Will the East ever challenge the West in the NBA?

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It’s not secret that the NBA’s Western conference is far superior than the Eastern conference, and it’s essentially been that way since Michael Jordan left Chicago and the Spurs drafted Tim Duncan. Since the 1999-00 season, the West has had a better head-to-head record against the East in every season except 2008-09, and have a +1,106 advantage over the East in those 19 seasons. Officially, they are conferences based on the locations where the teams play, but unofficially they are the NBA’s tier one and tier two.

Not only does the Western Conference have the best teams, it also has the biggest stars. With LeBron James making the switch from East to West this offseason, every player that made the All-NBA first team last season plays on a Western Conference team and only four players who made any of the three All-NBA teams currently play in the East.

How long will this streak last? Who are the rising teams in the East that can revamp the reputation of the conference?

There is no question that the Boston Celtics and Philadelphia 76ers got people excited last season. The 76ers have been trying to get out the cellar for the last five years, and have had the picks to create the team they now have. Between 2014 and 2017, they had four top three picks and used them on Joel Embiid, Jahlil Okafor, Ben Simmons and Markelle Fultz. Okafor didn’t pan out and the jury is still out on Fultz, but they hit the jackpot with Embiid and Simmons. Embiid has been out with injury far more than he’s been on the court since being drafted, but last year was his first (mostly) healthy season, and he was selected to the All-Star game and made the All-NBA second team. Ben Simmons won the Rookie of the Year award with averages of 15.9 points, 8.1 rebounds, and 8.2 assists. The only other player to put up more than 15, eight, and eight as a rookie was Oscar Robertson. With a young core of two budding superstars, the 76ers threaten to be good for a long time.

The Celtics took LeBron James and the Cleveland Cavaliers to seven games in the Eastern Conference Finals while Kyrie Irving and Gordon Hayward rode the bench due to injury. They can only get better when their two All-Stars return next season, right? Jayson Tatum, Jaylen Brown and Terry Rozier carried the team with Al Horford in the playoffs last season. The only problem the Celtics may face is not finding enough minutes for players who have an incredible amount of talent to offer.

The problem is, the West’s top tier talent is almost ten teams deep, who else does the East have to make them more competitive? I would argue that the Toronto Raptors, Milwaukee Bucks, Indiana Pacers, and Washington Wizards can all help change the perception of the Eastern Conference.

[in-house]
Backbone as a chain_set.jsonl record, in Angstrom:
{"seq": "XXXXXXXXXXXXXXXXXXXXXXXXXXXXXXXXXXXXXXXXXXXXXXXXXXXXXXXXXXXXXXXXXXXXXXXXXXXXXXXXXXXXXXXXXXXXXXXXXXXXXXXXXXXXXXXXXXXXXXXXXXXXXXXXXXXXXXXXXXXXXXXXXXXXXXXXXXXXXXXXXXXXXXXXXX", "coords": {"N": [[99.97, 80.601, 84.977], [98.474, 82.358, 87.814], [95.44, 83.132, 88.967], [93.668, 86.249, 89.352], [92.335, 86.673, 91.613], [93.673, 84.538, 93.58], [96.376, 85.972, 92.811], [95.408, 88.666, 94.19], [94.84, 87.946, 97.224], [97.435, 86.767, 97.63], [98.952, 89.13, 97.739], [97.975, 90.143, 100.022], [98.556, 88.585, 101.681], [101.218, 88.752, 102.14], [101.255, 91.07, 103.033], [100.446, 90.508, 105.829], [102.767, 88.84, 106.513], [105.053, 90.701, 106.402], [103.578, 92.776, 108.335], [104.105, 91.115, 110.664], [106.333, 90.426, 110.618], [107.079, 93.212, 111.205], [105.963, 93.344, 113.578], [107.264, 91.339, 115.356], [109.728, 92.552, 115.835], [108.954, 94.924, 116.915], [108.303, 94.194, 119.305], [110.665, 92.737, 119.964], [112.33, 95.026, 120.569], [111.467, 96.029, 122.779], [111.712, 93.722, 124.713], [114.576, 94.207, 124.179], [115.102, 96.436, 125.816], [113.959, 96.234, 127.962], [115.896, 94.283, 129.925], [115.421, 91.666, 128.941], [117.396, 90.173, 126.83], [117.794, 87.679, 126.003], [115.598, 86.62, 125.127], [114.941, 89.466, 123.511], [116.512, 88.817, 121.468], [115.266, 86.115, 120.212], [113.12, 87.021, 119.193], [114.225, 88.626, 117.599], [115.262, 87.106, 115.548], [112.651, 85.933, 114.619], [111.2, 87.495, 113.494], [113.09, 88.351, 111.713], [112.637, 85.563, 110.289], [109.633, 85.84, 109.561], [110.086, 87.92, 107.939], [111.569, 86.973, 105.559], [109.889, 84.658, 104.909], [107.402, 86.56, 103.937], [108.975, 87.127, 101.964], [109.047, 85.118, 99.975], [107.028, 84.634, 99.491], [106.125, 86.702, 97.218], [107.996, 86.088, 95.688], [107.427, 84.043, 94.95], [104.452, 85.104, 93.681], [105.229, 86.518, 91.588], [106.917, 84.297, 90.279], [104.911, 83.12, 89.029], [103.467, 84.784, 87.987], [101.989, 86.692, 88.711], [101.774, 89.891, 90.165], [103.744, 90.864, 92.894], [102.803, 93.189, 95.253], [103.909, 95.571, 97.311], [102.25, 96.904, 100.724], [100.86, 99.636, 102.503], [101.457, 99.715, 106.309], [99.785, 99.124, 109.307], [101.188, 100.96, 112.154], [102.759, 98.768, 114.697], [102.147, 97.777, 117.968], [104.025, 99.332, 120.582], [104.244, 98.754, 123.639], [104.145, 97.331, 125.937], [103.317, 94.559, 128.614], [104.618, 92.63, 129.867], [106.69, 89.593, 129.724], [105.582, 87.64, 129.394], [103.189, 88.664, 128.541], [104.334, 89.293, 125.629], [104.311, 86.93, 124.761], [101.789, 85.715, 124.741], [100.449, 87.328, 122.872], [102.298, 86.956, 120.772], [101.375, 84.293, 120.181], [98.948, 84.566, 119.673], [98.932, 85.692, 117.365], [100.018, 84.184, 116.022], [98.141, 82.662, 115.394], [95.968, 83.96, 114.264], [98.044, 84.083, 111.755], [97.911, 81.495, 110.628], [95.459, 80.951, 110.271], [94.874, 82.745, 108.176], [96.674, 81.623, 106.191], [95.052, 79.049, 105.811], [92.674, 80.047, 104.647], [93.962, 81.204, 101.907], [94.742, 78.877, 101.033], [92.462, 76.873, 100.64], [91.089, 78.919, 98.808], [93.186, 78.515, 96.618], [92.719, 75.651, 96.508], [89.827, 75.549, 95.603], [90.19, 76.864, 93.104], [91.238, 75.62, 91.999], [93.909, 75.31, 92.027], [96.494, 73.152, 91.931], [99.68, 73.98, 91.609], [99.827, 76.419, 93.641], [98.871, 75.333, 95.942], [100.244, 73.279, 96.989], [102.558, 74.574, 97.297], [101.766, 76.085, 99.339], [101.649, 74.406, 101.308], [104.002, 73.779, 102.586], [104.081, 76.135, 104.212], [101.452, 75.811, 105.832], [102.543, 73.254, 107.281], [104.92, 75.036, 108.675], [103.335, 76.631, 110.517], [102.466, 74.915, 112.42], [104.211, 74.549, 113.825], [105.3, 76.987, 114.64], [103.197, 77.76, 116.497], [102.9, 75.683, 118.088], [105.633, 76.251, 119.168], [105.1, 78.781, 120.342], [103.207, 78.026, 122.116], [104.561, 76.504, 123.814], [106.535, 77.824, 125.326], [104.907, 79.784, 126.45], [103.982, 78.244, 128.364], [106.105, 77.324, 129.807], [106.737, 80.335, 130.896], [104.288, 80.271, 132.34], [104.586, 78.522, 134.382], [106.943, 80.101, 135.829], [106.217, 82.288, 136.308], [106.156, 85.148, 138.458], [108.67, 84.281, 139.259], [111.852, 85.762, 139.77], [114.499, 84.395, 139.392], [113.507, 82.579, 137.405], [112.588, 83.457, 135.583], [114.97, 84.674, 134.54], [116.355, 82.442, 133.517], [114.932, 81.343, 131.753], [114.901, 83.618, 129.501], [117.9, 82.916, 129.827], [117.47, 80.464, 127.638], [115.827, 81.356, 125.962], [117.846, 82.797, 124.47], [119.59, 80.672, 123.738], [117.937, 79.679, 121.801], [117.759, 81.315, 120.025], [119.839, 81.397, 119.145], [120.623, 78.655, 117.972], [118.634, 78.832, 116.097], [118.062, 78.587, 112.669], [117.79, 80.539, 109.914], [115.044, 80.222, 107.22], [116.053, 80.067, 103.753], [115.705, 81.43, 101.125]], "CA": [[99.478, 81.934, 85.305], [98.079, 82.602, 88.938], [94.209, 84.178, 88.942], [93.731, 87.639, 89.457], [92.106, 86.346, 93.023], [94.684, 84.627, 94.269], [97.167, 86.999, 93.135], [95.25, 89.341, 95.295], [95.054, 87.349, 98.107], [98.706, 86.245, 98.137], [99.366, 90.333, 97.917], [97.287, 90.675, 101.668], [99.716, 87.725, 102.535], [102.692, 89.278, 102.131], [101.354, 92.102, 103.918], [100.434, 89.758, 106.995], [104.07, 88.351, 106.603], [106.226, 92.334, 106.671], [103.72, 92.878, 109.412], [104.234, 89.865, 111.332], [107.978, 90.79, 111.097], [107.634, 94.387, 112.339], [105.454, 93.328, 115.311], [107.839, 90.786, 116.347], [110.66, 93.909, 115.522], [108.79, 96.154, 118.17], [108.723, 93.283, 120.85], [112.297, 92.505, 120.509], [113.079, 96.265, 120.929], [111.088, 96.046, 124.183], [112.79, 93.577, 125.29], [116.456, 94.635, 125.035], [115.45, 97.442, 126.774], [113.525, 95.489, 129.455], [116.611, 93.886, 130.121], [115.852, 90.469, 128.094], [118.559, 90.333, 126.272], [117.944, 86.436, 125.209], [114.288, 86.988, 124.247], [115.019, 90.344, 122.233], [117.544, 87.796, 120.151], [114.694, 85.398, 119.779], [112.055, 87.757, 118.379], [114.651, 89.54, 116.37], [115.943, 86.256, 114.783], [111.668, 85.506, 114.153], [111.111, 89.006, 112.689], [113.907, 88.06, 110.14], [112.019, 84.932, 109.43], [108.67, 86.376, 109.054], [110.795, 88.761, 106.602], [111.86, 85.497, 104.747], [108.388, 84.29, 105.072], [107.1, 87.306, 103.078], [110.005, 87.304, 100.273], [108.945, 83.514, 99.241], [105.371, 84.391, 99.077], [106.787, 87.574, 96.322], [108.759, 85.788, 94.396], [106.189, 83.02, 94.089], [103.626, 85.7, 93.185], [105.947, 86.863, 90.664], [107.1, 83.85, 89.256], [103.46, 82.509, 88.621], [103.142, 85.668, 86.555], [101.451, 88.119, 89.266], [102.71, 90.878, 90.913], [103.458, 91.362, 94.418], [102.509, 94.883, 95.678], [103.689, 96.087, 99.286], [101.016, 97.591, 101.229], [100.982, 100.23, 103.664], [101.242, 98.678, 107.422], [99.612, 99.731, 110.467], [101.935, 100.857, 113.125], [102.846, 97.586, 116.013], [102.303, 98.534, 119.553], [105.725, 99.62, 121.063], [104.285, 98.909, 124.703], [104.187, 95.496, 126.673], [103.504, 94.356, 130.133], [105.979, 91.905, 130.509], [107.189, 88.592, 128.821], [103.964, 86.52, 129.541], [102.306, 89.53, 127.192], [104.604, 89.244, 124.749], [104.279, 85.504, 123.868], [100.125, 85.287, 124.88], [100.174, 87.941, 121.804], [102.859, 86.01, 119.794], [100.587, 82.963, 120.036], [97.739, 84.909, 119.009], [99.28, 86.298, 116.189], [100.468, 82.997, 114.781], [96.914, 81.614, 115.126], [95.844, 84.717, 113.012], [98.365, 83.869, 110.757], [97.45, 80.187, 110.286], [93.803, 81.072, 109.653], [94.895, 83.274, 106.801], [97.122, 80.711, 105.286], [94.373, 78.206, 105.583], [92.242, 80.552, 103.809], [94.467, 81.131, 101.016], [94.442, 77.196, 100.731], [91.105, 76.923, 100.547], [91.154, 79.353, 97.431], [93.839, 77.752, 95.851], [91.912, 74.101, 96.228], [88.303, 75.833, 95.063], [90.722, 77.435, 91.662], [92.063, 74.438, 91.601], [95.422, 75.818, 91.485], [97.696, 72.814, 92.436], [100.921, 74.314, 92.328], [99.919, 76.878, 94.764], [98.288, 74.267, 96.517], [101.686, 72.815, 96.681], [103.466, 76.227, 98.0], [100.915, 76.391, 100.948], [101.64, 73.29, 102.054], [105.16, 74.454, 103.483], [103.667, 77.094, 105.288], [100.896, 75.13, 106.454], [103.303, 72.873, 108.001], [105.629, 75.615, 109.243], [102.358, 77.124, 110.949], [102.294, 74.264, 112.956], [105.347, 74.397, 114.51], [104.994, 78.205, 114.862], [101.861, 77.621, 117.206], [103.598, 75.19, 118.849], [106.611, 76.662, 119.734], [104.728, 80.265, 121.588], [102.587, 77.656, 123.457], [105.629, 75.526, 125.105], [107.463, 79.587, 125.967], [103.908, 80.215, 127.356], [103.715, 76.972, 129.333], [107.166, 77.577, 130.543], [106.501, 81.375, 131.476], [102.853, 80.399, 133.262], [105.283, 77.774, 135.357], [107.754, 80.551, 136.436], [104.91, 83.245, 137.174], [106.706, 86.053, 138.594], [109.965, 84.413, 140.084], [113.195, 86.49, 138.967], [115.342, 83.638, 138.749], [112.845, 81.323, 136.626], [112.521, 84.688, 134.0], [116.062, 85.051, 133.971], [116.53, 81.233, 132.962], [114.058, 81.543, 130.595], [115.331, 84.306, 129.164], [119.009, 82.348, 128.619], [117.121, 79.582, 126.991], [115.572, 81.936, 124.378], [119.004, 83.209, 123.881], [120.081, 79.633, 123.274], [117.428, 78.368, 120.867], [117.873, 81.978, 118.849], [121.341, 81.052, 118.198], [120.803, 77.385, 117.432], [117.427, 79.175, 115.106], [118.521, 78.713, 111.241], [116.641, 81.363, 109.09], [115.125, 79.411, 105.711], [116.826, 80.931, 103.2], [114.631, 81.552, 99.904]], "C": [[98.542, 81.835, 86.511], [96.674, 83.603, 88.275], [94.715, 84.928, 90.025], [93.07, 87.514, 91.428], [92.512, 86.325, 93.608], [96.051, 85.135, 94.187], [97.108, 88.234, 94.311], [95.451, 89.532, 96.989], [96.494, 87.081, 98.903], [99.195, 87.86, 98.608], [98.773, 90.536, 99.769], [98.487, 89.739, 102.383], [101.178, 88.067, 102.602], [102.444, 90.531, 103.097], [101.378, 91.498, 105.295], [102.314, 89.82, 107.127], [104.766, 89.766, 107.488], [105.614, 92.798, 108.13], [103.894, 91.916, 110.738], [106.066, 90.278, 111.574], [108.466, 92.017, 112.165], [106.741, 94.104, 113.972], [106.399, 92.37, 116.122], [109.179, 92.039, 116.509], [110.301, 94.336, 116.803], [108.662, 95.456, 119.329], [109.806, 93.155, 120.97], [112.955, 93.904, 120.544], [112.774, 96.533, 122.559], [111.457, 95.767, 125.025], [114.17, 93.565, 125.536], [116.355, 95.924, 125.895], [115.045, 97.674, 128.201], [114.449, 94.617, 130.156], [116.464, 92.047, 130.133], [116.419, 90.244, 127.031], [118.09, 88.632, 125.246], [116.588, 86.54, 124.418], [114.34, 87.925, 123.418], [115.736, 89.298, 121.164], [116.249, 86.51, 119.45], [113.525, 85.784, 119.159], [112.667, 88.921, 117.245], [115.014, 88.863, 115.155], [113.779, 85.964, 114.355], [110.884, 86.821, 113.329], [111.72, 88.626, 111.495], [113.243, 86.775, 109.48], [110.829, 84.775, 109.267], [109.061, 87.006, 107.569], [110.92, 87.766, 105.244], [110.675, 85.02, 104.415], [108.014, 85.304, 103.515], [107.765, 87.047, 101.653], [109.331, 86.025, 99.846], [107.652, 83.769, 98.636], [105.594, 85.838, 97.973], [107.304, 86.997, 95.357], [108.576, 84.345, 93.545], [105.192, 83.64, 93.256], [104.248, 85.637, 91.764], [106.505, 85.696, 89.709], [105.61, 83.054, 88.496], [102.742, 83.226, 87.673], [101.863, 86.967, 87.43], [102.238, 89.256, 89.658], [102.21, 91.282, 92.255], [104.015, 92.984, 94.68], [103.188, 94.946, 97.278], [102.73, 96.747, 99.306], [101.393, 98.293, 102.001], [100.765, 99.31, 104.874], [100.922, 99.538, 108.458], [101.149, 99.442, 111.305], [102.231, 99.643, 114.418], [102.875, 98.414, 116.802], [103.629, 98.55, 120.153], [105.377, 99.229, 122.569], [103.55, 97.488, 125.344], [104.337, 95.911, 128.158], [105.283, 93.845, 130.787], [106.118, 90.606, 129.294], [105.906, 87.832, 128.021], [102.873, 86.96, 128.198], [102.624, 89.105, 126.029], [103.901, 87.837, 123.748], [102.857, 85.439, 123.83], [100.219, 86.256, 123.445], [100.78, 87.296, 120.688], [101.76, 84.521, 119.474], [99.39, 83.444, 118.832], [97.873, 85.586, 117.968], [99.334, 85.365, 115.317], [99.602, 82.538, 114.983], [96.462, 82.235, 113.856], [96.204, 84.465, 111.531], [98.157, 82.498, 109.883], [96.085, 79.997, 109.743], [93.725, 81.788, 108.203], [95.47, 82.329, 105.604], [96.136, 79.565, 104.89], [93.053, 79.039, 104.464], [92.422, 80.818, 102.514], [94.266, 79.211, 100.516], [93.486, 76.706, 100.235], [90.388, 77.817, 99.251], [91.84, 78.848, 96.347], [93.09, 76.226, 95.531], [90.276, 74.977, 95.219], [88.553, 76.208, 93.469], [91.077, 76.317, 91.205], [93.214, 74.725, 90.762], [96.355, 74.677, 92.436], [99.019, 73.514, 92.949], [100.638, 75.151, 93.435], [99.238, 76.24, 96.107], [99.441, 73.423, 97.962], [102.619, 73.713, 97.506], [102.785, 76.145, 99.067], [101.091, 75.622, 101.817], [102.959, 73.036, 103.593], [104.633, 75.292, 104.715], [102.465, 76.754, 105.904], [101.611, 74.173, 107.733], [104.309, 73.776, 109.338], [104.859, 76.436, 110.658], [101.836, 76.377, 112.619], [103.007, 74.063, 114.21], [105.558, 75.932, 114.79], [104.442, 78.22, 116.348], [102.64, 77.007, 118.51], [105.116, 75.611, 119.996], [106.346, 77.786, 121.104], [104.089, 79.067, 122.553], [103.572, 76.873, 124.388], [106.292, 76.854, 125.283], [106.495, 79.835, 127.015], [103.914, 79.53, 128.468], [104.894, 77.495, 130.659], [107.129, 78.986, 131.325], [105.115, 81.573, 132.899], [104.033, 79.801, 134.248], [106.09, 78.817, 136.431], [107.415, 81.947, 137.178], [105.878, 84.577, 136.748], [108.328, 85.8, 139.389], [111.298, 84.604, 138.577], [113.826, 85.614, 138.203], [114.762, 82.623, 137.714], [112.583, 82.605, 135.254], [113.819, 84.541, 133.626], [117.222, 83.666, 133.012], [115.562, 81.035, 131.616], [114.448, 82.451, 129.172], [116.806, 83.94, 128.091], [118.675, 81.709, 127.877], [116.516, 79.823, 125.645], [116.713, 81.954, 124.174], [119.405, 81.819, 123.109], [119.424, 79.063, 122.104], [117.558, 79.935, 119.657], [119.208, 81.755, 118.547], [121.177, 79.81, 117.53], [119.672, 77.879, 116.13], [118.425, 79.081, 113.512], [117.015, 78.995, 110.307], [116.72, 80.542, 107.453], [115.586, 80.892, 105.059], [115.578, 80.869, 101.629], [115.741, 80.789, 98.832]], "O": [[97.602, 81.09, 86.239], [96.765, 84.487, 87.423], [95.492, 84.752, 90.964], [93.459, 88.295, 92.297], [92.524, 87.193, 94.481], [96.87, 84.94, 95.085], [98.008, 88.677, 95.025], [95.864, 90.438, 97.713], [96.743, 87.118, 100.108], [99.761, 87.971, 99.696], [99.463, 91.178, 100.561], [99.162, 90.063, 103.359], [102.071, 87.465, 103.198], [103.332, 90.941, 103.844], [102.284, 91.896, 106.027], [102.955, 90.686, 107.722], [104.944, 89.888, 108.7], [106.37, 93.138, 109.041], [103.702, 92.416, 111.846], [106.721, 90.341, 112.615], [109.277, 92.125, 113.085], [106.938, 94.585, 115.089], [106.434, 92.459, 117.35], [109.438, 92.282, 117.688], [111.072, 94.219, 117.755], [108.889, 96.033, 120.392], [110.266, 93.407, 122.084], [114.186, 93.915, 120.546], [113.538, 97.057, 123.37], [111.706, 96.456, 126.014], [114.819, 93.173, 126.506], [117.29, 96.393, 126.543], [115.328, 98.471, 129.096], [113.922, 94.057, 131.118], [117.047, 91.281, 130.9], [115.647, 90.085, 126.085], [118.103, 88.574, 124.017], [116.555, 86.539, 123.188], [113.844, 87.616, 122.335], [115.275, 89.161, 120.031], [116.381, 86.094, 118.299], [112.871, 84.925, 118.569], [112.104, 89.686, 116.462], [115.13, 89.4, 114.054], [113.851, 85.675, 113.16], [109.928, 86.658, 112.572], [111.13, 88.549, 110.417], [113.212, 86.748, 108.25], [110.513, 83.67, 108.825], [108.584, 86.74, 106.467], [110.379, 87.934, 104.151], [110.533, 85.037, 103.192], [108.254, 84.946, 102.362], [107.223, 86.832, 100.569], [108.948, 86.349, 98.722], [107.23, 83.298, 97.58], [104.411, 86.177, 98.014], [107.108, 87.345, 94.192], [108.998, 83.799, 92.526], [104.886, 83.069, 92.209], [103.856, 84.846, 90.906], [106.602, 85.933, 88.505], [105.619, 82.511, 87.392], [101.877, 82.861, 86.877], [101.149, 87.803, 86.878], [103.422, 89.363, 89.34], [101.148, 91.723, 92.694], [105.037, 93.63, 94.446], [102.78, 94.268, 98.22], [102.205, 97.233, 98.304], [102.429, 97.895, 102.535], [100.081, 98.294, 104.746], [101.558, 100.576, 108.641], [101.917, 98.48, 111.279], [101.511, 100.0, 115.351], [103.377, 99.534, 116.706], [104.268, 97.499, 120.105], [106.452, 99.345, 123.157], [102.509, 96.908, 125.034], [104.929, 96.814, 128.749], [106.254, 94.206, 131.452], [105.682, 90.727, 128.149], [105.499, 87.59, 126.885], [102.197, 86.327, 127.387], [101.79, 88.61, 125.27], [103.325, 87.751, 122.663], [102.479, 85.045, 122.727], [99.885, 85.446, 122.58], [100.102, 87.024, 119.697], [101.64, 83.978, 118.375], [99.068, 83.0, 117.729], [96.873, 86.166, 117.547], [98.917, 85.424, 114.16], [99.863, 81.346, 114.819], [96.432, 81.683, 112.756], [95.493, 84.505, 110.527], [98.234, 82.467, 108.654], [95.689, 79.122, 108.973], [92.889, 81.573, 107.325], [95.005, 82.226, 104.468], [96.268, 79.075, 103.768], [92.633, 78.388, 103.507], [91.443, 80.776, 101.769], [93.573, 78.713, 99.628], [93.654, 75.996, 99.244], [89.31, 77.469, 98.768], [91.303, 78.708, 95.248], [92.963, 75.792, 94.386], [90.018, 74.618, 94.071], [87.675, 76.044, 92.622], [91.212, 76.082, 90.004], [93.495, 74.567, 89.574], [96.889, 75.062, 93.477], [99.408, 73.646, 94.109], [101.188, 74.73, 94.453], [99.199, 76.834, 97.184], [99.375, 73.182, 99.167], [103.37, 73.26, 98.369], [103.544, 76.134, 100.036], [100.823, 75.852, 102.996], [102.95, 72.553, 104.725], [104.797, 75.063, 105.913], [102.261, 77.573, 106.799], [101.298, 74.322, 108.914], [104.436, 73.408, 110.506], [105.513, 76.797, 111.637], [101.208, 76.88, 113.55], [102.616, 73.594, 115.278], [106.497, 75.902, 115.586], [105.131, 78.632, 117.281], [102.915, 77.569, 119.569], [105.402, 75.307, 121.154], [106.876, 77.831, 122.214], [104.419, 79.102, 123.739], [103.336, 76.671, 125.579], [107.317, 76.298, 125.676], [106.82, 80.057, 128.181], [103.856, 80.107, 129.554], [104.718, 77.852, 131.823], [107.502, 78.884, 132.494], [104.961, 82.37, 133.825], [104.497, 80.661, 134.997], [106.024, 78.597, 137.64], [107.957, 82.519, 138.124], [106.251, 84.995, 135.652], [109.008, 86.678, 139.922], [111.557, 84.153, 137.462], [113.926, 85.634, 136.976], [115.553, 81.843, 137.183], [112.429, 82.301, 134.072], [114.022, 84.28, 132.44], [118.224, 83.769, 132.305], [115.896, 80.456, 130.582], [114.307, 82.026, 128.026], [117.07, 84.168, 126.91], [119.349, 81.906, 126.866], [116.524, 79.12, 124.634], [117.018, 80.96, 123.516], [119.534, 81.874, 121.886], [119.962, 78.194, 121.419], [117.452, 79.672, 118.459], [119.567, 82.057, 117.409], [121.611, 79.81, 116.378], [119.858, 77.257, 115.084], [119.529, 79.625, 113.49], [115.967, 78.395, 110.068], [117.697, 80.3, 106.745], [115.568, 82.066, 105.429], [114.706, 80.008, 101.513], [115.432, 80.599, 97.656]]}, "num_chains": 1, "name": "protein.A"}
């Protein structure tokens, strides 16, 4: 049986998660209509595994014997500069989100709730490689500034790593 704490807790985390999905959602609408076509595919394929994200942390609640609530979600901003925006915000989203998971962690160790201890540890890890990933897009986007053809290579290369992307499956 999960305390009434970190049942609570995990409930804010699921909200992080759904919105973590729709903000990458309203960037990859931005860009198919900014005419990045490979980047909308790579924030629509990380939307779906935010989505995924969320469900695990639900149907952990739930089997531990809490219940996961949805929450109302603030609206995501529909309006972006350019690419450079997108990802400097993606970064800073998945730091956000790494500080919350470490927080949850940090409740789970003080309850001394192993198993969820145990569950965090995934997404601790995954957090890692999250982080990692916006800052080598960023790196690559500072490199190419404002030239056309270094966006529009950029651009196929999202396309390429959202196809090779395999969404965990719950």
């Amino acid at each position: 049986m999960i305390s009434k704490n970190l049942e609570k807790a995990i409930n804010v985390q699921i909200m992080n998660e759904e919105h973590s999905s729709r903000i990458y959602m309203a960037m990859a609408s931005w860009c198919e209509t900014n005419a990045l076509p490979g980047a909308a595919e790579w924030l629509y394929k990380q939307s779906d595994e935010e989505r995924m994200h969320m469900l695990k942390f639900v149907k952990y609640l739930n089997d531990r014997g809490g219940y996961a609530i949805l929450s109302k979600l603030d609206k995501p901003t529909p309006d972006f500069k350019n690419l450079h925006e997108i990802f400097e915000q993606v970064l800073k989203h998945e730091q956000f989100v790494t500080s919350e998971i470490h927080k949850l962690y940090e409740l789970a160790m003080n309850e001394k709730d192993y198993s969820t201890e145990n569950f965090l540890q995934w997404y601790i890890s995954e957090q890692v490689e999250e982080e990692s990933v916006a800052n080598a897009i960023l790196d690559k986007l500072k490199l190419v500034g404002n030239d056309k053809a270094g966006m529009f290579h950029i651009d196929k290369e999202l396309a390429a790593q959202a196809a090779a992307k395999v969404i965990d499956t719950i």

The Raptors were the top seed in the East last season and now they have Kawhi Leonard. When healthy, Leonard is the best two-way player in the league with two Defensive Player of the Year awards, four NBA All Defensive teams, and two All NBA teams. He also has an NBA Finals MVP under his belt and steps up when the lights are brightest, unlike DeMar DeRozan who faded away every season come playoff time.

Giannis Antetokounmpo averaged a career high 26.9 points and ten rebounds last season, earning his second consecutive All NBA second team, and is a legitimate contender for an MVP award next season. He puts up LeBron-esque numbers but has a better supporting cast than many of LeBron’s teams. The Bucks have a strong core of Antetokounmpo, Khris Middleton, and Eric Bledsoe that will only get stronger as they continue to gel. They won 44 games last season and should be in the thick of top four seed contention.

The Pacers were a big surprise last season, largely because of Victor Oladipo. He embraced his role as the number one option and took the city by storm. He led the league in steals, made the All Star game, the NBA All Defensive first team, the All NBA third team, and won the Most Improved Player award. The Pacers have a team oriented defensive mentality that always keeps games close.

The Wizards were supposed to compete for the top spot in the Eastern Conference last season, but John Wall got injured, and they fell well short of expectations. It seems like Wall and backcourt mate Bradley Beal can never stay healthy at the same time for too long. Beal finally played his first full season but Wall had to miss half of it. With the additions of Dwight Howard and Jeff Green, the Wizards should once again be a competitive team if healthy. Before last year they had made the second round of the playoffs in three of the previous four years.

But can any of these teams step up in years to come, or are we once again going to determine the winner of the Western Conference Finals as NBA Champions before the Finals even begin?